Monday, March 18, 2013

comics for the week of 03/13/13.

Honestly, I wasn't even that into Damian. But good God, his death has made a hell of a difference in the bat books.

Batman 18 - How incredibly lucky are we to get Alex Maleev on a Batman book? And while the Harper side story has always felt like a bit of a forced issue, I was glad to see it rear back here, even if it feels kind of obvious as to where it's going to go. (And let's just cut through any of the evasion here: if Harper becomes the next Robin, that's cool and all, but the Stephanie Brown diehards are going to shit a brick. And they won't be completely without a point.) The Kubert pencils were less of a gift, but they weren't totally awful, which is always a nice change. And the overall point of the issue? Well, it's nice that I read Batman & Robin first, because that was a far superior issue. But I loved the touch of the word Requiem being echoed by the title of this issue and the touch of the first letter being the last thing we saw, in that great Maleev page. Damian was a character that will grow in legend as time passes, if only because of his brief window and the things that he'll come to mean. These issues are fitting tributes to a character who always felt a little out of place, but who grew as time passed and was taken out at seemingly the exact right time. Whether Harper is being groomed as the next Robin or not, this issue follows Bruce's path of grief in a tragically wonderful manner.

Batman and Robin 18 - Not sure I've ever read a better tribute issue than this one. Honestly, I can't even get into it without getting overly emotional. I didn't read the vast majority of the newly reset Batman and Robin title, but if you can make it through this issue without shedding tears, you're a stronger reader than I am. Huge in all the best ways, it does the best job possible of showing what Bruce is going through right now and I think it'll go down as one of the best single issues of all time. Marvel's Nuff Said campaign was downright put to shame by the pure energy of this issue, which shows how powerful the technique can be when it's used correctly and not just as a marketing ploy. The letter was what put it over the top. Incredible issue. Thank you, Grant Morrison. Wow, Davey J pointed out to me that Grant didn't write this (and hasn't written B&R for a while now!). Like I said, I haven't been reading the book, so I'll give myself half a pass, but that's embarrassing that I didn't even check the credits. All credit due to Peter Tomasi, whom I'd previously undervalued as a writer, for putting this great capstone on the story of Damian which, to be fair, Grant got started. I can't believe that Morrison didn't want to finish it himself, but, again, I'm more ashamed of myself for not even checking.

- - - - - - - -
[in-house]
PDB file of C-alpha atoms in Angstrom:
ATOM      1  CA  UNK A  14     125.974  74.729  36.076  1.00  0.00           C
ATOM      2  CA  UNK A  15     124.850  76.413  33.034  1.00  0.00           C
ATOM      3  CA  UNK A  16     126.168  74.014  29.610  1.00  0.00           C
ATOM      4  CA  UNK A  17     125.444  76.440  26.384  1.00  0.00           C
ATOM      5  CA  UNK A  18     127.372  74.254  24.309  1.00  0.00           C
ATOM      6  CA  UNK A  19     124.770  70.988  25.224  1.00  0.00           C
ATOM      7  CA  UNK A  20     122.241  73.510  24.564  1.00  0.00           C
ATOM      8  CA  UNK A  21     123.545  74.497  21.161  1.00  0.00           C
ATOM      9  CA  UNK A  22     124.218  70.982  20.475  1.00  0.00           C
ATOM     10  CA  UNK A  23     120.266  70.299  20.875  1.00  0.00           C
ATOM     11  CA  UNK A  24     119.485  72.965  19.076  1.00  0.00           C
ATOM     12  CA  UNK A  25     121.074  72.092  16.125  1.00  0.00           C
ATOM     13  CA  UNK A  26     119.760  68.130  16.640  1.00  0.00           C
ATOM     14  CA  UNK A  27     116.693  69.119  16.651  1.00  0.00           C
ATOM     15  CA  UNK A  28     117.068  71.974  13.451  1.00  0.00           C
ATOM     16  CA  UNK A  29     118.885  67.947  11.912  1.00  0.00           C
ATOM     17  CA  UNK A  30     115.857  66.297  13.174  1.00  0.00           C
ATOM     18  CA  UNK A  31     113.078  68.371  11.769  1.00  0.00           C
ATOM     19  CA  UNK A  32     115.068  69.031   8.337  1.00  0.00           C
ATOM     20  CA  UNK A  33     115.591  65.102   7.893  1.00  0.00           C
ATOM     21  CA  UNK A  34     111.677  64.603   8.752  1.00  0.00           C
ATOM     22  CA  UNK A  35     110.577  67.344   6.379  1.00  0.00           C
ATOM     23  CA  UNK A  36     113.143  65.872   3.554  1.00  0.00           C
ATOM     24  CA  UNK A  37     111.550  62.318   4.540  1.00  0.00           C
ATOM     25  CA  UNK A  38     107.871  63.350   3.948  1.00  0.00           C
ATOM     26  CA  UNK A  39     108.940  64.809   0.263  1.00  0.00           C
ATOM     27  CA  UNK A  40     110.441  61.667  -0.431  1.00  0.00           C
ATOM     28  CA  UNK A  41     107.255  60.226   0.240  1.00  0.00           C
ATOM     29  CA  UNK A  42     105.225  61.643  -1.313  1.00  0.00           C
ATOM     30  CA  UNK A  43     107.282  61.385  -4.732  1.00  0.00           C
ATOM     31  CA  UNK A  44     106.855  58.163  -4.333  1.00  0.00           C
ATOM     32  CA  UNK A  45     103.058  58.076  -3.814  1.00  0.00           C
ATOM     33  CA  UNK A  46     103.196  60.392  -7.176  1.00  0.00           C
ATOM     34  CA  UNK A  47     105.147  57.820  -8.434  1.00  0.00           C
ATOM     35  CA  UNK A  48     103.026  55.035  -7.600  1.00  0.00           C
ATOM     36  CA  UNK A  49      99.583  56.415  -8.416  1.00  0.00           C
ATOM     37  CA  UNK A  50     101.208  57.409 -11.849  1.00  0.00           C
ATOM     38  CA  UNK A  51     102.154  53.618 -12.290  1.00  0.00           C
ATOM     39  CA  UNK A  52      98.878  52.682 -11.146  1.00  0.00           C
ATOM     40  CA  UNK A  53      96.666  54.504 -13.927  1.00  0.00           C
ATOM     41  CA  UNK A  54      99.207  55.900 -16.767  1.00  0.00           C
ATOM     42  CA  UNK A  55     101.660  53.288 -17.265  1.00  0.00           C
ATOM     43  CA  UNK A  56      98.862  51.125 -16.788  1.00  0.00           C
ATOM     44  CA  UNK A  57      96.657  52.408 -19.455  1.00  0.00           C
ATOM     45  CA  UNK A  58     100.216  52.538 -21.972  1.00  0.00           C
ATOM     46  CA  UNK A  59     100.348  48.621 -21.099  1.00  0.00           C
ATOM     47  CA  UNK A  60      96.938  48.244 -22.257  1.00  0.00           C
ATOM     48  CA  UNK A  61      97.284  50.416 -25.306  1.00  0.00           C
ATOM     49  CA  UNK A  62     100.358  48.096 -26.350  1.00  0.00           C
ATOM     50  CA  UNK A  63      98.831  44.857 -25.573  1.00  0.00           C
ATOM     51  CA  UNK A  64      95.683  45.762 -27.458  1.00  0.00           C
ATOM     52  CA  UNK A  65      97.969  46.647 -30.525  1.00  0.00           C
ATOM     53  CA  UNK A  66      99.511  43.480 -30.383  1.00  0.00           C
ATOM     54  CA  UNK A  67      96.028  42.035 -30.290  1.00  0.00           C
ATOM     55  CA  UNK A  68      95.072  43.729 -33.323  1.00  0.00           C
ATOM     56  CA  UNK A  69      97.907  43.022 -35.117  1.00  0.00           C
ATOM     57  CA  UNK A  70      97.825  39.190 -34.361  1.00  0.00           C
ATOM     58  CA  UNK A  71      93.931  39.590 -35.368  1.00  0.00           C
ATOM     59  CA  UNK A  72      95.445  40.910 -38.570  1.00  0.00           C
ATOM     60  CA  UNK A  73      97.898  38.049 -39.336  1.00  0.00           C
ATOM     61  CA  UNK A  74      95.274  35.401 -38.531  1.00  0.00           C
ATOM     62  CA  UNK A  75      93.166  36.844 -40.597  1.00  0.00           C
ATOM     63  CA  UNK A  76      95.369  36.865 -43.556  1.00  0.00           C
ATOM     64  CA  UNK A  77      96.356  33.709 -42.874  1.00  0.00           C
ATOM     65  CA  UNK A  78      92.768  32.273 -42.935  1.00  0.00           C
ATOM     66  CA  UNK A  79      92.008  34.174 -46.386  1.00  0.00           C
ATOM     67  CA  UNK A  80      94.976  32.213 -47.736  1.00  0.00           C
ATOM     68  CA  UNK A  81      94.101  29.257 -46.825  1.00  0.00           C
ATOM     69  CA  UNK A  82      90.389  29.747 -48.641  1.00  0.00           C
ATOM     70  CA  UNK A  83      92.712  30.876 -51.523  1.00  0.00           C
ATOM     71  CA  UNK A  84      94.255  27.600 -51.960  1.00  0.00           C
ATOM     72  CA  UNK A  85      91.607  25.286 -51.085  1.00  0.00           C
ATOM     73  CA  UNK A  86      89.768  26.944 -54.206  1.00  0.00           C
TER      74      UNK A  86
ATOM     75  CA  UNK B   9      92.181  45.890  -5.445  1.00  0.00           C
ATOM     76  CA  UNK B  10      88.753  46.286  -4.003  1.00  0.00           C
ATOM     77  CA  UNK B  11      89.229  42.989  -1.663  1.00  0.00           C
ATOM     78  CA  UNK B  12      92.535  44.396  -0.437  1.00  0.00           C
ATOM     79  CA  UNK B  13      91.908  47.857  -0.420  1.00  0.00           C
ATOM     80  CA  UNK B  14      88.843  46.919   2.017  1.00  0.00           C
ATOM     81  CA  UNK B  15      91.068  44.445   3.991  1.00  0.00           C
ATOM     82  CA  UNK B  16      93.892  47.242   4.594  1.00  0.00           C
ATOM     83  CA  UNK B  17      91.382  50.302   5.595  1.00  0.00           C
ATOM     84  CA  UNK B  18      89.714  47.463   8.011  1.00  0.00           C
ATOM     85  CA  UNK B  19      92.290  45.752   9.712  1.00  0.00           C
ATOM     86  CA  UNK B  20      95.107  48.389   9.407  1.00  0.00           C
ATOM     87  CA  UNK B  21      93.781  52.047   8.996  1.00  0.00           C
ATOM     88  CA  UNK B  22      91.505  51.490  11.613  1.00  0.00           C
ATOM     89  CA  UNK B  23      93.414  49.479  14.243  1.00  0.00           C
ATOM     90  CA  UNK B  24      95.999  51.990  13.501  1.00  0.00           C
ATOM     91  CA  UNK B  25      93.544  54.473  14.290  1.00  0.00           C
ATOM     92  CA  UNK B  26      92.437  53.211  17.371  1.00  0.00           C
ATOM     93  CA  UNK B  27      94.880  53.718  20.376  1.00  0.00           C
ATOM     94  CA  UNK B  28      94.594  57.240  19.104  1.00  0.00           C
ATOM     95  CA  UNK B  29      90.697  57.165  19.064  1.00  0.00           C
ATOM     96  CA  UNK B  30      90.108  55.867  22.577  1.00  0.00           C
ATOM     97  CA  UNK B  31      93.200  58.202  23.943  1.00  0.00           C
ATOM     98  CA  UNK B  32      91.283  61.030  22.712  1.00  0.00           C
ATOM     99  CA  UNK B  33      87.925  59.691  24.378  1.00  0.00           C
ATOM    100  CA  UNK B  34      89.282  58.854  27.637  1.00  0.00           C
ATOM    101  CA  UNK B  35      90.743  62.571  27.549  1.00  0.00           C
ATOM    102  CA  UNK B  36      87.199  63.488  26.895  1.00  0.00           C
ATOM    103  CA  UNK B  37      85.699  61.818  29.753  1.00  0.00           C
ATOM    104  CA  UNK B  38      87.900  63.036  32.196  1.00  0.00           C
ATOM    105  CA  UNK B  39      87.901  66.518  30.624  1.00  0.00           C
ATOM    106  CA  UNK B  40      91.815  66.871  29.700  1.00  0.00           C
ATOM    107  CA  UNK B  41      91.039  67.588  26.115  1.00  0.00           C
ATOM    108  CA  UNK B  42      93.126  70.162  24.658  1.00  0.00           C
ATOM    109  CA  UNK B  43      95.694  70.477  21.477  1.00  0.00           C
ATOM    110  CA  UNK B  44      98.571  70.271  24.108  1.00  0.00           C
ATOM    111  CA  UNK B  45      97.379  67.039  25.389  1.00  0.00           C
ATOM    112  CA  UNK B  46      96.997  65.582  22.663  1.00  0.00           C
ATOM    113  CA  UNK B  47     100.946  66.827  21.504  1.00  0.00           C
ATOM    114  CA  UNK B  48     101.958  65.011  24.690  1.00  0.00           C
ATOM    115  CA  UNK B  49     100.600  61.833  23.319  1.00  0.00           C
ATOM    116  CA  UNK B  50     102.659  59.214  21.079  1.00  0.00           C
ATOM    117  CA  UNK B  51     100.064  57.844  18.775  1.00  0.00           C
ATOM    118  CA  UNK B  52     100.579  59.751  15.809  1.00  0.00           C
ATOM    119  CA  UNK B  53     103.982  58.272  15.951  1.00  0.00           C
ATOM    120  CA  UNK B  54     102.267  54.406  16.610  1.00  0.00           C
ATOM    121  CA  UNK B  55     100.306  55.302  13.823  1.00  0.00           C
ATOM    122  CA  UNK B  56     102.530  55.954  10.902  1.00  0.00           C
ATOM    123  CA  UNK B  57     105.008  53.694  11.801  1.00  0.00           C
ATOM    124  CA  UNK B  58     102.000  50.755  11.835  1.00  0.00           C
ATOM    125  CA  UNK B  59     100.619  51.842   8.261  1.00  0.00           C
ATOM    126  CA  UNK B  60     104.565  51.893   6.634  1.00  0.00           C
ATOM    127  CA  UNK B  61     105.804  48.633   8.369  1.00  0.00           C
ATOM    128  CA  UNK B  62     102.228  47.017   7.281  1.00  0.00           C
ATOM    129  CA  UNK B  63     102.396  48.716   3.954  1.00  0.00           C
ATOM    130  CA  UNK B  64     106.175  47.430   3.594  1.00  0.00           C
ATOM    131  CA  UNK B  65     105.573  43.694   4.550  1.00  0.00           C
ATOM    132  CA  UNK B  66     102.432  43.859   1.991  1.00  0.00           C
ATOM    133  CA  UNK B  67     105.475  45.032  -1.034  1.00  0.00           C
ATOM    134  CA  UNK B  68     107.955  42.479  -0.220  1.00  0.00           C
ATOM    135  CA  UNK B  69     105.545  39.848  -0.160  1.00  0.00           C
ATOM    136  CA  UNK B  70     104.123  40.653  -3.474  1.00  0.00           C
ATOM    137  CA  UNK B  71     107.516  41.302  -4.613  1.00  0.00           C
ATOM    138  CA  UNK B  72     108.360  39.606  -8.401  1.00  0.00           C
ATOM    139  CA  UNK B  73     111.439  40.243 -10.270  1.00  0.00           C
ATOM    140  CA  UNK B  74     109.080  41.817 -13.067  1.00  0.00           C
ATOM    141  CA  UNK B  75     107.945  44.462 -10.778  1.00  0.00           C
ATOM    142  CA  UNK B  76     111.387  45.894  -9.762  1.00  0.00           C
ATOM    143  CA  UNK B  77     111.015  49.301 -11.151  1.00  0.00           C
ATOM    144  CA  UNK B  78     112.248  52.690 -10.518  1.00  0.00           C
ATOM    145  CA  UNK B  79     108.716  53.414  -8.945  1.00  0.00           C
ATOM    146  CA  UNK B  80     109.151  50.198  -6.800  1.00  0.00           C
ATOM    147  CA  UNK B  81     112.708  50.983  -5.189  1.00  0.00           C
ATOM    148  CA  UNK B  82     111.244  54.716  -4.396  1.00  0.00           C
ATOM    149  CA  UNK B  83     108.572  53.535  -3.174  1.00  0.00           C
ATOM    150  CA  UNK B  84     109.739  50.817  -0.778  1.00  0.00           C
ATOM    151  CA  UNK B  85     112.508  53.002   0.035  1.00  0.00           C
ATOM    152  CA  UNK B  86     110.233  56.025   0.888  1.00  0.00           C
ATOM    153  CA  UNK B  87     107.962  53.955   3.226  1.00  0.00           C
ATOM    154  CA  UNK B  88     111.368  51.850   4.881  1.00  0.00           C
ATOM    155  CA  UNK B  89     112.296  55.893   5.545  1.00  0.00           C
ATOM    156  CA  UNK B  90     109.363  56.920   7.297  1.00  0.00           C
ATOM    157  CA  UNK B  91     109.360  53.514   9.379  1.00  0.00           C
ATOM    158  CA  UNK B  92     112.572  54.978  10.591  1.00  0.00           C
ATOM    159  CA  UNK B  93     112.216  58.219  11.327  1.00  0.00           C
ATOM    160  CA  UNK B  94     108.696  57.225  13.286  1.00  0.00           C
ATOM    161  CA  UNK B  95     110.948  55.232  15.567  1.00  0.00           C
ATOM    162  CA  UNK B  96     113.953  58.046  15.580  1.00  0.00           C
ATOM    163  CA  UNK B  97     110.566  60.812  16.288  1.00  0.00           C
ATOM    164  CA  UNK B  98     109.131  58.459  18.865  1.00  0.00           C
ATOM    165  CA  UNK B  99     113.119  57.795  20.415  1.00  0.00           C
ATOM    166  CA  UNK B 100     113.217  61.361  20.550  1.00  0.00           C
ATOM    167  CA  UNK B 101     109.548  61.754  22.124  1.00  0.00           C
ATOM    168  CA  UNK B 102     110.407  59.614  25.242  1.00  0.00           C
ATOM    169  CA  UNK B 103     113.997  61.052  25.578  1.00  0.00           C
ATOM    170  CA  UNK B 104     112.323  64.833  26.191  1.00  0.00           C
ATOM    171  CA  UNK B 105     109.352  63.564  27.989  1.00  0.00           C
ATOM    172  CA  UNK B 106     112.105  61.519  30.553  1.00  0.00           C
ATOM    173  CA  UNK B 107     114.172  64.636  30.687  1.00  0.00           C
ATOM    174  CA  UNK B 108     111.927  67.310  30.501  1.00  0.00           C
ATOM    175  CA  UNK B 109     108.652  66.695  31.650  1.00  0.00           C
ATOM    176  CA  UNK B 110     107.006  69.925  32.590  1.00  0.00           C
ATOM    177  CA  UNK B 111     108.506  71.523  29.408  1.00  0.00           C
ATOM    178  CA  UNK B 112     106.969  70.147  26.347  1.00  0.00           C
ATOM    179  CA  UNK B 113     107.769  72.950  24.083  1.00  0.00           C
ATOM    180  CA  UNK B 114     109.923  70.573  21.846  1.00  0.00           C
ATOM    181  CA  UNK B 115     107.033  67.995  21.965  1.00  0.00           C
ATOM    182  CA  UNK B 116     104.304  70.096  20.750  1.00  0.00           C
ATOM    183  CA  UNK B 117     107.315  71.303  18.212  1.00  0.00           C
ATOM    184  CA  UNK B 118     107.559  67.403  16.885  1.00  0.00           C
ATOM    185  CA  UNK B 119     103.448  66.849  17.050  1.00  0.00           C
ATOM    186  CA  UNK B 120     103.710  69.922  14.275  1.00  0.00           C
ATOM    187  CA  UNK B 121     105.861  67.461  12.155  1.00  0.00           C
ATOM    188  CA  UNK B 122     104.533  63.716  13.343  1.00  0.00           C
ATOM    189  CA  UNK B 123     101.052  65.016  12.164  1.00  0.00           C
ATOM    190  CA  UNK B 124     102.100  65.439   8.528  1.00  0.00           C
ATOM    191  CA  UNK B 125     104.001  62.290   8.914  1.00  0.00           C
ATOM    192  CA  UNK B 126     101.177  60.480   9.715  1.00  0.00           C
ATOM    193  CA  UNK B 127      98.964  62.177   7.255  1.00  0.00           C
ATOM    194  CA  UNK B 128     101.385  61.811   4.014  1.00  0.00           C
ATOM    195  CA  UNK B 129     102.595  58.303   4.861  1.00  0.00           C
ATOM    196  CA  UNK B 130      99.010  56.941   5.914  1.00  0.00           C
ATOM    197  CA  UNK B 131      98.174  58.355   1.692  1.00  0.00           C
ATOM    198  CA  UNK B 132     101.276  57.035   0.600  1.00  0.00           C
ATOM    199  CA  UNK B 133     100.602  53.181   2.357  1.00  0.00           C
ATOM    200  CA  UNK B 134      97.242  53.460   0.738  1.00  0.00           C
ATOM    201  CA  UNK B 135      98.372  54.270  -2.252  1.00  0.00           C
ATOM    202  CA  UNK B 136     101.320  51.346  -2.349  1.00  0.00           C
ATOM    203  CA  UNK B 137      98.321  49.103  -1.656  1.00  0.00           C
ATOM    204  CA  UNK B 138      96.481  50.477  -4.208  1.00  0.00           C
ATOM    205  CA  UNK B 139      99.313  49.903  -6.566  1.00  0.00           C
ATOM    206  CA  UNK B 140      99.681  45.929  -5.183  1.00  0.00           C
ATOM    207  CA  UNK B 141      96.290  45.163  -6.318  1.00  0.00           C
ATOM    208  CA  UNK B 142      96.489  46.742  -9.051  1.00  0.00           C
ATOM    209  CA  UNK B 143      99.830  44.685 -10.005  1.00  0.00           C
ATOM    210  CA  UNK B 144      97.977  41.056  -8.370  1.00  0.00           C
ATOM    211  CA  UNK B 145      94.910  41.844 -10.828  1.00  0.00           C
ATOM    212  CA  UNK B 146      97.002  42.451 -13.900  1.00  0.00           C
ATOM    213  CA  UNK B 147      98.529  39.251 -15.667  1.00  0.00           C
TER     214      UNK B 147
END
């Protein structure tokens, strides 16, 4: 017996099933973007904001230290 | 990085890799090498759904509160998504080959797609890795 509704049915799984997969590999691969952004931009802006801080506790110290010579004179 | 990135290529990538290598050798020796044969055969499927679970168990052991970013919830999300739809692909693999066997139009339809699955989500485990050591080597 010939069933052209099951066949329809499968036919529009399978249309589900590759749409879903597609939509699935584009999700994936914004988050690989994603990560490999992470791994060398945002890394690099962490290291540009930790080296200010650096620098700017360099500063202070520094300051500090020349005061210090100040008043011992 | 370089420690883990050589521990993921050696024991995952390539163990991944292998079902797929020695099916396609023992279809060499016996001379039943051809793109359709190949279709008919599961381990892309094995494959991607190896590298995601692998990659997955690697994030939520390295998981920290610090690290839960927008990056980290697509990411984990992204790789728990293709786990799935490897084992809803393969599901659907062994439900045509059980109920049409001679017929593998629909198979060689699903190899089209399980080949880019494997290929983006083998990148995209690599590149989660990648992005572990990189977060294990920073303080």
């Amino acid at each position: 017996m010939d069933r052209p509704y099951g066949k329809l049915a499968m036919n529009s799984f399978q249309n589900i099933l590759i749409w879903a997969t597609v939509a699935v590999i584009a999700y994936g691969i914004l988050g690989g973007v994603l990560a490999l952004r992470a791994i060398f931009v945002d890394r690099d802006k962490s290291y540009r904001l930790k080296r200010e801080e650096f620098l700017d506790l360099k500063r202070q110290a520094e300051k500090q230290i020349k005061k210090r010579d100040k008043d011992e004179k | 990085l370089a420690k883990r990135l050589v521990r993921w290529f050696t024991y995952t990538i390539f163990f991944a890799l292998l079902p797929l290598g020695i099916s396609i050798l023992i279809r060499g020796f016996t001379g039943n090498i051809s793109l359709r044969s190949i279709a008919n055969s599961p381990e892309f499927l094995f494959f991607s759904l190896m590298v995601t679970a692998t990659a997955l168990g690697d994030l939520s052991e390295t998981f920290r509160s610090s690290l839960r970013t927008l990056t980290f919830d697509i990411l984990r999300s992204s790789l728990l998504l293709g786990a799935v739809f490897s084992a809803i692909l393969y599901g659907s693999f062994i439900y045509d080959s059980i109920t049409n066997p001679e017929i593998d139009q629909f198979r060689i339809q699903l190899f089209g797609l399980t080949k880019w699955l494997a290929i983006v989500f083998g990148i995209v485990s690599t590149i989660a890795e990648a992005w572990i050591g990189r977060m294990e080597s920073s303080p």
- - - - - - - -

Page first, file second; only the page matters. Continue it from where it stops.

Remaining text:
Before Watchmen: Ozymandias 6 - While I've truly enjoyed Jae Lee's art on this title and I was excited about Len Wein's writing earlier, I feel like this concluding issue is more than a bit of a let down. As unexpectedly excited as I was by JMS' Dr. Manhattan conclusion, this feels like the opposite. The pencils (Jae Lee was born to draw comics - they are exquisite!) are amazing, but the story feels like the second to worst realization we expected when they announced the Before Watchmen line. While titles like Silk Spectre and Nite Owl were simply bad and totally unnecessary (thus qualifying them as the worst outcomes possible), and this book felt fresh at times, the last issue here feels like a mere retread of things that we already knew. It was neat to go back and compare the dialogue of Comedian's confession to Moloch in this book to the original Watchmen, and I got a great kick out of Veidt's narration about climbing up the mostly-glass facade of the building, there wasn't anything in here that validated the existence. Beautiful art is worth more than thousands of words, but the book fell flat on its face when it came to innovation in terms of story. Disappointing to say the least, but not all that surprising, to be honest.